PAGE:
Which way of life do you prefer… and why?
I used to live in a large town st junien,with lots of shops but always the noise, and litter, but you could walk to everything.
I was ready for a change and 3 years ago bought in a little village,
Right now I’m dreading winter and miss the town , even though it was still dead on a evening. But at least bars, restaurants and you knew you were still alive,
Do you live on your own Barrie…??? I do…(although I have two Border Collies who remind me every minute that I’m never alone…!)
I live fairly rural…18 houses in my hamlet…I’ve never eaten out yet and never visited a bar…there’s a 6 month window where I have visits from my family and then 6 months from November to April where I don’t see them and it’s just me and the dogs…so far I’ve not dreaded winter but admittedly I am fairly reclusive and I do have my Collies to keep me company…x
Yes live on my own,
I’m trying to have more visits to see my mum in the Uk as she’s on her own, at least I get a bit of life over there .
There’s nothing like a dog to get you out , you have to go fir a walk wether you want one or not, lol
I’m 100 m from the nearest house but you rarely see anyone, even though there’s about 25 houses,
I totally get that…I live in a culdesac…my next door neighbours are elderly speak only French and are really kind…I have two more neighbours either side of the top of my lane…one couple top of my lane to the right helped me loads when I first arrived…speak only French …I have never met whoever lives top of my lane to the left…elderly too…I’ve only ever met their cat…I’m not the type to go knocking on doors to introduce myself…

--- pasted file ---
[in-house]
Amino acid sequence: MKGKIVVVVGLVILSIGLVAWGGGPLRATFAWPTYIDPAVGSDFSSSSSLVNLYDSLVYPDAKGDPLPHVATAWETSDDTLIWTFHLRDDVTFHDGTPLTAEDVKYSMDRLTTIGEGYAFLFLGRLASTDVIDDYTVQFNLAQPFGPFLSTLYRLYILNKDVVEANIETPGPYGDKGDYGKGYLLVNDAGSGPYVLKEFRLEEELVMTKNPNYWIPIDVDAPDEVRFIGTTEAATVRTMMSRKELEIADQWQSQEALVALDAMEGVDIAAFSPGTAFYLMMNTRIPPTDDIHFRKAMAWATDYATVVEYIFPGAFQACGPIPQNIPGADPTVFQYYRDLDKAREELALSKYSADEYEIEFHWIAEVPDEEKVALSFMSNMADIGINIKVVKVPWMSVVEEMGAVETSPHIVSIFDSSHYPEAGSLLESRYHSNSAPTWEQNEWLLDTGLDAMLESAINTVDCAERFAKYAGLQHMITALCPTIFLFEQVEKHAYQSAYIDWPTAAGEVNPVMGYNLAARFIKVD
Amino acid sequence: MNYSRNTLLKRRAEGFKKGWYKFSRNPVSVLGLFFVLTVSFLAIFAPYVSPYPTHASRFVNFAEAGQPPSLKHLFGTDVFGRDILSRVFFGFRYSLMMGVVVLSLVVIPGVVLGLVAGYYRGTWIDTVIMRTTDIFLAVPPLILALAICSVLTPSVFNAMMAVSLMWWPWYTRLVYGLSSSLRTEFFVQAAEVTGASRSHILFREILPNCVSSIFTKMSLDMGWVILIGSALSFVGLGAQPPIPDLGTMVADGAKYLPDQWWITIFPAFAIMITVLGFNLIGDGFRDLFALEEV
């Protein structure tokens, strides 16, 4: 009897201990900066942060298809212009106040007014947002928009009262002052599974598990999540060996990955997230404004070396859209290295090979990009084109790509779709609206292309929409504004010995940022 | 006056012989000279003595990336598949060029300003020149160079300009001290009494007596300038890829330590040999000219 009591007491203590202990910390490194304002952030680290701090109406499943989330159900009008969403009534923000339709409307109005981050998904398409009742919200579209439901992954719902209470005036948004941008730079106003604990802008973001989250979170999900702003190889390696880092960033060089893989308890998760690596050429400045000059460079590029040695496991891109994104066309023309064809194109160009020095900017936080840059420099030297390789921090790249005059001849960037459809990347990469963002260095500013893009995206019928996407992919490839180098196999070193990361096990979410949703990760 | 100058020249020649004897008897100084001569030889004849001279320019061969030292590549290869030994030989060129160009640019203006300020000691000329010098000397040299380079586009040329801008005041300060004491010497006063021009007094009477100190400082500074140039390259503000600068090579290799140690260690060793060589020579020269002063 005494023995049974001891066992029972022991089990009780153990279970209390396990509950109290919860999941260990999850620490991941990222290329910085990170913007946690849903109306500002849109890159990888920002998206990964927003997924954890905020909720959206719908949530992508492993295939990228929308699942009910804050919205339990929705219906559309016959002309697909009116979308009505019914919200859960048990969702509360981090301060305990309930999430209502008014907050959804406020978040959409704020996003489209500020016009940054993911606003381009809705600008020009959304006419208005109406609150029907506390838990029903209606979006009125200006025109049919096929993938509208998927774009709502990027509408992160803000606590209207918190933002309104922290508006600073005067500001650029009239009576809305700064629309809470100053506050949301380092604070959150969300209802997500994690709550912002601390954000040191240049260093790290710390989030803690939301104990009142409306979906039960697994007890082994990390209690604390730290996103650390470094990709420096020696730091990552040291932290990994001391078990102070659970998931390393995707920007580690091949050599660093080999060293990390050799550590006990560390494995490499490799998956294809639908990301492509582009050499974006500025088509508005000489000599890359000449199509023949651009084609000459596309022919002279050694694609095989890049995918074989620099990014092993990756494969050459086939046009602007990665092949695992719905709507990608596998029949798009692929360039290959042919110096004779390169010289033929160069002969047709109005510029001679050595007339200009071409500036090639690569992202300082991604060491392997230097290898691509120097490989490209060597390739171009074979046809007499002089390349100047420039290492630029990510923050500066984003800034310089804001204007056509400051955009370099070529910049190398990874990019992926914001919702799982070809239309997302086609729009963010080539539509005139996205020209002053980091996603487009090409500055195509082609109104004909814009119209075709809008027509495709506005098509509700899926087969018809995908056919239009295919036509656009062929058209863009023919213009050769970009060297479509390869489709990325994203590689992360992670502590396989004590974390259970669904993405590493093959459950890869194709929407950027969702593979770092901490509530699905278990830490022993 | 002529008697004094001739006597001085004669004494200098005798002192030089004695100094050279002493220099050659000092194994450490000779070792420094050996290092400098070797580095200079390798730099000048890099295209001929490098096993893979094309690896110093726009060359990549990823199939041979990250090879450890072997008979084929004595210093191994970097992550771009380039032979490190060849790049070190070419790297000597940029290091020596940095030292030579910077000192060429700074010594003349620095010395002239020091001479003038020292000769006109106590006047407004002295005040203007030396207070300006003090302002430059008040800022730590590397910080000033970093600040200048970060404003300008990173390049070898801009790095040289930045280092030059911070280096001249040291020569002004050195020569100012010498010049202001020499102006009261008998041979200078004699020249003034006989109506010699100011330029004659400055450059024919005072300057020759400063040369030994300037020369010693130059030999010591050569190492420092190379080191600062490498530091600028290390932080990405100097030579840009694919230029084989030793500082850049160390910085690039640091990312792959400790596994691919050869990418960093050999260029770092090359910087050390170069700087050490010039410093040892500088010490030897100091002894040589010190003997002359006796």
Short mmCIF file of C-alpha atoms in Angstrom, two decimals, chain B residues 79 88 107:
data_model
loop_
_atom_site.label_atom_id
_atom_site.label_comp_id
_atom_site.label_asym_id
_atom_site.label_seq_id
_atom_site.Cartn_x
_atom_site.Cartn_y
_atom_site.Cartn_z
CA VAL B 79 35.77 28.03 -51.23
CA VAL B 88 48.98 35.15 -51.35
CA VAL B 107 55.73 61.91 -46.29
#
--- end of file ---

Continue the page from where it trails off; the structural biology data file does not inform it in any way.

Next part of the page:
Having lived in the centre of capital cities most of my life I’m now happy to have moved on. I still visit cities regularly but prefer the space and lack of pollution in our deep rural hamlet. However if I didn’t have enough money for transport and to go on trips when I wanted it could be very different. I woulnd’t want to be trapped here.
But we have more contact with people here than we did in a town. We also live on a lane sans issue (cul de sac doesn’t mean much in french apart from the obvious), but with a dog we chat quite a lot to neighbours.
We have fruit trees in the garden so took cherries to our neighbours in May. It breaks the ice. We have had aperitifs with two of our neighbours. There is one English guy who my husband usually invites for a beer when I’m in the UK. There is only one set of neighbours who tend not to chat. Just a quick bonjour.
In the nearby village the café owners are quite friendly now they recognise us, I think our dog helps.
In the UK we have a house in an urban area and yet see far less of our neighbours except for hello. Two years ago when we bought the house I invited all the other 8 houses round for tea. The last two Christmases I have had them all round. They all enjoyed the get together but we have never had so much as a coffee with them. I don’t think it’s deliberate but it makes me realise we will have a much better social life in France.
The country is the only place to live.
Clean air and there is always something going on.